Not only is it winter escape season, we’re also apparently in the midst of some sort of economic crisis. So, I figured this would be a good time to share my amazing wisdom and knowledge about being a cheapskate bargaining for goods and services.
How do I know all these things you might ask? It’s partly from a half a lifetime of teetering on the edge of poverty and partly from just being inherently cheap frugal and partly from realizing that most things are overpriced and can be had for less.
Some of you are squirming because you don’t think you’re capable of haggling. You have in mind a picture of yourself at a loud, chaotic Arabian marketplace engaged in a face-to-face screaming match with a large man with a scary beard.
Erase that picture and read on.
First, let’s look at a list of places where it’s acceptable to try to negotiate prices:
- Flea markets
- Large electronic stores for big ticket items (don’t haggle over a USB cord)
- Car dealerships
- Independent shops
- Craft stores
- Services (plumber, electrician, mechanic, etc.)
- Department stores (On damaged good and large ticket items only,. Always look hard for damage or a flaw and always ask if there’s a discount for it.)
Types of places not to try haggling:
- Grocery store
- Emergency Ward
- The Gap
Next, do some preparation. Research the item you want to buy and know what the high and low prices being offered are. Check online, check wholesalers, auctions… compare prices. Decide how much you want to spend, but be reasonable. Vendors have to make a living, too. This isn’t Highway Robbery 101.
Go to the ATM and get cash. Cash still has some advantages — not when you’re paying for cars or hotel rooms, of course, but for most other items, especially when travelling.
Dress nicely, but not flashily. You want to look like someone who can afford stuff because they’ve saved up for it; not like someone who can throw money around but is too cheap to.
Now, do some deep breathing and give yourself plenty of time. You can only haggle successfully if you’re calm, pleasant and very patient. Don’t even try it if you’re in a hurry. And always be prepared to walk away from the item.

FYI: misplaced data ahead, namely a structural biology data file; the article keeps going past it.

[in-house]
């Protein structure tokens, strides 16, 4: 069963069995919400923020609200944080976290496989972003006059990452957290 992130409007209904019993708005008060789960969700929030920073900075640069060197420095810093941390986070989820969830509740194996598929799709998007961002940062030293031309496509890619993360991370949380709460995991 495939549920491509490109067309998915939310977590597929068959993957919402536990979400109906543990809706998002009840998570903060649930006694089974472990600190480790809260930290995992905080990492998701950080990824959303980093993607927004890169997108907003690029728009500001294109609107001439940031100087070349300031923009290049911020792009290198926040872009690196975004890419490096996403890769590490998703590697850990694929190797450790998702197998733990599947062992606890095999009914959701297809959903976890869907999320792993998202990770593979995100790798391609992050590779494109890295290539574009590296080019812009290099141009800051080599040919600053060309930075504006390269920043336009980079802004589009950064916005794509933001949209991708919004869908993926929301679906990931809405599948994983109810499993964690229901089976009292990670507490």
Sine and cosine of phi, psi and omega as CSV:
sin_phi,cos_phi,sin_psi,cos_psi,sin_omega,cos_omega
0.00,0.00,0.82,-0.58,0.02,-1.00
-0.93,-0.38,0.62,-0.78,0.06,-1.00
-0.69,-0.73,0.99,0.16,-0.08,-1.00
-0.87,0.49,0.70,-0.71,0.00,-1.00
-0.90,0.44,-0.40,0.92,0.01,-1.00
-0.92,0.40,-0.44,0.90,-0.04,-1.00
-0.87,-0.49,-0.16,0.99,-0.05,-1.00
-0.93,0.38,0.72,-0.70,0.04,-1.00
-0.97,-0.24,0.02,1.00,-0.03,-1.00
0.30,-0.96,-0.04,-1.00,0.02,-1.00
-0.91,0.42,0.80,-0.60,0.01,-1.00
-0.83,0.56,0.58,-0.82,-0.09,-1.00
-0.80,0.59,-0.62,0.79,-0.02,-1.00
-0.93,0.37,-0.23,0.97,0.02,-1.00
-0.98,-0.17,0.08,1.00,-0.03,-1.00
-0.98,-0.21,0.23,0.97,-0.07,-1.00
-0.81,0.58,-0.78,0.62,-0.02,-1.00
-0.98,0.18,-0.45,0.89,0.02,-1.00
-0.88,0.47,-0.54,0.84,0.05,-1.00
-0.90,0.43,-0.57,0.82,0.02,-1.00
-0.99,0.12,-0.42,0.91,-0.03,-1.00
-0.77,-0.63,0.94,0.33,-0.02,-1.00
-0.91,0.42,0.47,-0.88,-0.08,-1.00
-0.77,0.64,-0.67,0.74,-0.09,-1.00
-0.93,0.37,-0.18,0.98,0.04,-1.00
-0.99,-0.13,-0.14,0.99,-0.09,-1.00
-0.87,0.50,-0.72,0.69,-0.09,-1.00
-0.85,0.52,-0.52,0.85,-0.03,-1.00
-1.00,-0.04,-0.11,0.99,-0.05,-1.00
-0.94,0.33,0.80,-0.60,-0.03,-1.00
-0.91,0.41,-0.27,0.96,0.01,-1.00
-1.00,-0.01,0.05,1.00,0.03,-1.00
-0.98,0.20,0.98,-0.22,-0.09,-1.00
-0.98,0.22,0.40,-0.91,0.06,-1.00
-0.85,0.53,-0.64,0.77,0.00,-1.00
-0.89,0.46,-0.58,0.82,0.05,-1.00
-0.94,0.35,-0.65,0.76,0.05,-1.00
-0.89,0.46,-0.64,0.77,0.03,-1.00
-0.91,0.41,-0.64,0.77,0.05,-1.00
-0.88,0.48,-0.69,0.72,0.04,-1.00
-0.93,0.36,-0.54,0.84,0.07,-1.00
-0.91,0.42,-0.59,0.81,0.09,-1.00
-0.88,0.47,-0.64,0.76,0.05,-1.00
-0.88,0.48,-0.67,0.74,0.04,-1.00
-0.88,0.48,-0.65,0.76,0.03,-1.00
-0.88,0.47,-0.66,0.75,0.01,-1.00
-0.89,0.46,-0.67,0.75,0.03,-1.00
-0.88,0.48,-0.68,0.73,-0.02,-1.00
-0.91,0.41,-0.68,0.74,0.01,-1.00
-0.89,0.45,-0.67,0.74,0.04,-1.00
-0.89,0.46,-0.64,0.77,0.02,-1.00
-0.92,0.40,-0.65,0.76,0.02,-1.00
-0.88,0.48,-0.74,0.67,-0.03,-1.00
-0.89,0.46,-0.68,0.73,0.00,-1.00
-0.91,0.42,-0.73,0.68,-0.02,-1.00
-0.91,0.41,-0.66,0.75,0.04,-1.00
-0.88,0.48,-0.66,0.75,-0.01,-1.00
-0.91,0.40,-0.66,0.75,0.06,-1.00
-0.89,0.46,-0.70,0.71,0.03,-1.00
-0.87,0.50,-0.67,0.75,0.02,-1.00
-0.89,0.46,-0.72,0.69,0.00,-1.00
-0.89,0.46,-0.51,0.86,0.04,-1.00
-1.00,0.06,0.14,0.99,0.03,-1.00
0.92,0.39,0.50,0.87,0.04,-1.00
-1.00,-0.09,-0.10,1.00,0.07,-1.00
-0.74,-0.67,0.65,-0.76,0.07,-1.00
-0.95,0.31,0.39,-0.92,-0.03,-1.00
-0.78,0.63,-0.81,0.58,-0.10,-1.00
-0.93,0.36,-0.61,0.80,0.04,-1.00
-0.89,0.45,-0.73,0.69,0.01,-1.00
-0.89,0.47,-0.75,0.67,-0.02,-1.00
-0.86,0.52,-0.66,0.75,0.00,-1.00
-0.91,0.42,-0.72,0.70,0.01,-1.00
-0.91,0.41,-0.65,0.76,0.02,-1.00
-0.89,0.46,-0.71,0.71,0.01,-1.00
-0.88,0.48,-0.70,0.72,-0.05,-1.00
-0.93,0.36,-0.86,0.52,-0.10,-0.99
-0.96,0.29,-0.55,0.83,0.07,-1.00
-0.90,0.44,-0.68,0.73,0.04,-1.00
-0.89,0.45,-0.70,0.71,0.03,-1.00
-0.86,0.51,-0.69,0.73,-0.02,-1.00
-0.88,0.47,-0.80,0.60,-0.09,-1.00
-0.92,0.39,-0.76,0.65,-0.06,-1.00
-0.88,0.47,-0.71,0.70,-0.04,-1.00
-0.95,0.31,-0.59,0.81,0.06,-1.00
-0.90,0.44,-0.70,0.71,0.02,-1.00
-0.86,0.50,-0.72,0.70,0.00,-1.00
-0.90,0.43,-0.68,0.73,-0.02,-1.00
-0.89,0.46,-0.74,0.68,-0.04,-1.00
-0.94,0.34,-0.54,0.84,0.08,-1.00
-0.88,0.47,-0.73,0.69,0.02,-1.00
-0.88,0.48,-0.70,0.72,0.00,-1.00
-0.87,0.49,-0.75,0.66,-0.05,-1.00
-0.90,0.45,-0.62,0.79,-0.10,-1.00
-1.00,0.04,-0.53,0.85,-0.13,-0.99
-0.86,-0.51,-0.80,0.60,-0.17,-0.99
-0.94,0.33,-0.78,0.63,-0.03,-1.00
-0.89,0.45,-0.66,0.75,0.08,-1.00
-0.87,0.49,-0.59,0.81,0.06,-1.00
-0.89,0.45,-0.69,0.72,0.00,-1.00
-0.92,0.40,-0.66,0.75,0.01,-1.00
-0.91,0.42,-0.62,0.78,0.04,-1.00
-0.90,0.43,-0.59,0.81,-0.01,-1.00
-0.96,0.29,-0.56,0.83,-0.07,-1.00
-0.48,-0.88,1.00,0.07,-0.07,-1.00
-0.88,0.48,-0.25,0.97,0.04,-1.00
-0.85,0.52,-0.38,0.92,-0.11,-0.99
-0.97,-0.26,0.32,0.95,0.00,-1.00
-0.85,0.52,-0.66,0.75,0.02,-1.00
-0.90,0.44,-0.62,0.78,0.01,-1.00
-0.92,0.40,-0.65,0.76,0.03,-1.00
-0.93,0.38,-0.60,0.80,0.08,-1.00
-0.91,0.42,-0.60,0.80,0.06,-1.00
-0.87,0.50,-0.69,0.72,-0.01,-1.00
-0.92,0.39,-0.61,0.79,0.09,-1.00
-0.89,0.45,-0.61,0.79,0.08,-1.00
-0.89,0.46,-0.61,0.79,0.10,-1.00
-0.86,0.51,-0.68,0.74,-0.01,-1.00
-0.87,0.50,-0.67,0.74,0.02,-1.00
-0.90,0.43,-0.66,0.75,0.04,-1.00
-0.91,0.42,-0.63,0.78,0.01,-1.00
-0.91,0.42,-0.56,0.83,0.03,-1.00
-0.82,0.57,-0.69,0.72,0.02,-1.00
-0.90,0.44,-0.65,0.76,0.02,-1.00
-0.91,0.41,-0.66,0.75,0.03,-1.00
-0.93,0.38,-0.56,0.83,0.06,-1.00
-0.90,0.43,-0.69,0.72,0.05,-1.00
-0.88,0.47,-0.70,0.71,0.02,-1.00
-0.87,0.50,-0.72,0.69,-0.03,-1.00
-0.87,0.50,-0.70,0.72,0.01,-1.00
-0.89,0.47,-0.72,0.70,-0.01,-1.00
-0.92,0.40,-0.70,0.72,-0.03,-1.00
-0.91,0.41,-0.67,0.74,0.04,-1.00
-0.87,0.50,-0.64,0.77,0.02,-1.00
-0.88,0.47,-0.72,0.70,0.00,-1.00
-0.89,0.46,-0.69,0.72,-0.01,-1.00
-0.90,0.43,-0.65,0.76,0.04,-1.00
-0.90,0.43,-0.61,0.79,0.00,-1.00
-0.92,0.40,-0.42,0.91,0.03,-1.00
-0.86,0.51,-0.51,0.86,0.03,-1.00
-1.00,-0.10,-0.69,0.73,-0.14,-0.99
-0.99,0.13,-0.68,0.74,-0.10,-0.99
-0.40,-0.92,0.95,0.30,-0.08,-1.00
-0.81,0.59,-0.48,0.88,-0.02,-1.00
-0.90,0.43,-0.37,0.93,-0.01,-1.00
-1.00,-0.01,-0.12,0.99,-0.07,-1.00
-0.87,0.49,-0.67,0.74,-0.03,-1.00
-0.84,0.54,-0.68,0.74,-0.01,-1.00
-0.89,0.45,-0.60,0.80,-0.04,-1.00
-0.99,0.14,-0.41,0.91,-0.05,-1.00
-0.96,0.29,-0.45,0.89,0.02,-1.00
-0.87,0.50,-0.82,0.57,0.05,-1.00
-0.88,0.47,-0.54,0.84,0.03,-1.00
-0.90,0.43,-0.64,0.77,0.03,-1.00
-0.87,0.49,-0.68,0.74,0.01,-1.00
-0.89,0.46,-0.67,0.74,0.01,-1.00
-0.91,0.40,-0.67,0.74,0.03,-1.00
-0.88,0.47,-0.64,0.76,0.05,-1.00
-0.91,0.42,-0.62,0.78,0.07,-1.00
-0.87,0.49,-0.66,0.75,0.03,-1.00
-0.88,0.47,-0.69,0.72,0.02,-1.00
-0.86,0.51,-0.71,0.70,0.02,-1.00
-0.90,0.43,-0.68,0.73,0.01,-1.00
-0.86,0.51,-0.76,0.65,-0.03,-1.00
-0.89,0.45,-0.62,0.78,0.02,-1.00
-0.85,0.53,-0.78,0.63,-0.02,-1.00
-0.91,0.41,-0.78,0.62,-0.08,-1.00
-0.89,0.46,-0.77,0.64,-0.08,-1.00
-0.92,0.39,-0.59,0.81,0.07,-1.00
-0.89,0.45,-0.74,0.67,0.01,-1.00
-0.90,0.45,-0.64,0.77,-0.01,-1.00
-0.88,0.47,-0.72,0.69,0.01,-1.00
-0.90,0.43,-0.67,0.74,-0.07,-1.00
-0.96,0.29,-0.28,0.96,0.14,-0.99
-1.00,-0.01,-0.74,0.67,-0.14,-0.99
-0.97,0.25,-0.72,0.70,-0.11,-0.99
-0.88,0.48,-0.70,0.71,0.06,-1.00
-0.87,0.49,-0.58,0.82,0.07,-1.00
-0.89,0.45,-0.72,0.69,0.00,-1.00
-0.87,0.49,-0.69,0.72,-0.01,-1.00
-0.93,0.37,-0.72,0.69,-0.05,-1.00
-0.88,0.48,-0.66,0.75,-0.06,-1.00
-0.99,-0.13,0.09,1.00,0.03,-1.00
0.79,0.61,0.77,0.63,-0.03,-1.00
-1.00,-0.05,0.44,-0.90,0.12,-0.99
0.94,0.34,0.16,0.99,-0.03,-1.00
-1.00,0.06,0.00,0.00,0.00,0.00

Hotels always show and offer very inflated prices. Unless it’s high season and they’re booked up, you should be able to negotiate a better rate (often much better because hotels typically function at about 70% capacity and want to fill their rooms).
- Deal directly with the onsite reservation agent instead of the toll-free number (check the toll free number first, though to see what they offer as the best rate).
- Then, ask the onsite agent for their lowest rate.
- Some will offer discounts if you use certain credit cards; if you have a value membership with the chain, (you can sign up on the spot, if you don’t); if you’re a member of a certain union or work for a government.
- Ask if there’s construction going on in or around the hotel (because there almost always is) and ask for a room away from the construction and a discount because of the construction.
- You can almost always get a deal by staying longer and/or letting them know you will accept streamlined maid service in exchange for a discount.
- Ask for their lowest rate again. Ask if breakfast is included; if there’s a fridge in the room; if there’s a pool or a gym in the hotel; if there’s an onsite restaurant/room service. If you’ve done your research and already know the answer to any of these questions is no, then you have a bargaining chip.
- Ask the lowest price again (you’ll be surprised how often this changes).
Independent shops, craft stores, and flea markets both at home and in foreign countries
- Say hello to the vendor; smile; look around the shop or stall with delight written all over your face.
- Engage the vendor in conversation. Tell them you love their shop and their stuff.
- Assuming they aren’t run off their feet with customers:
- Tell them a little about yourself (You’re travelling and where you’re from; you love jewelry/crafts/folkart/books/etc. and buy way too much of them)
- Ask the vendor about items in the shop. If you see something you really want to buy, fall in love with it visibly and audibly – gush at how perfect it is.
- Ask the price.
- If the vendor likes you by now they’ll often tell you the sticker price and immediately suggest they could knock a bit off.
- Look pained because it’s just a tad higher than your budget will allow right now. But oh, it’s so beautiful. Pretend to be thinking furiously while gazing longingly at the item.
- The vendor may jump in here and offer an even lower price. Take it if you’re comfortable with it.
- If they don’t offer, tentatively suggest a price you’re comfortable with – again, you want to offer them a fair deal, not rob them.
- If they say no, say you’re sorry, you really can’t afford it though you really wish you could and that you hope the item goes to a good home eventually.
- Sigh regretfully and leave the shop. The vendor may still come after you with a deal. If not, that’s okay. Walk away.
Overall, the best places to haggle are places where people are truly interested in your business and are willing to work with you. Always stay cool, friendly and pleasant. Never tell them their stuff is crap and they’d be lucky if someone would be willing to take it off their hands.
I’m sure some of you also have some excellent haggling and bargain-hunting tips which you’d love to share???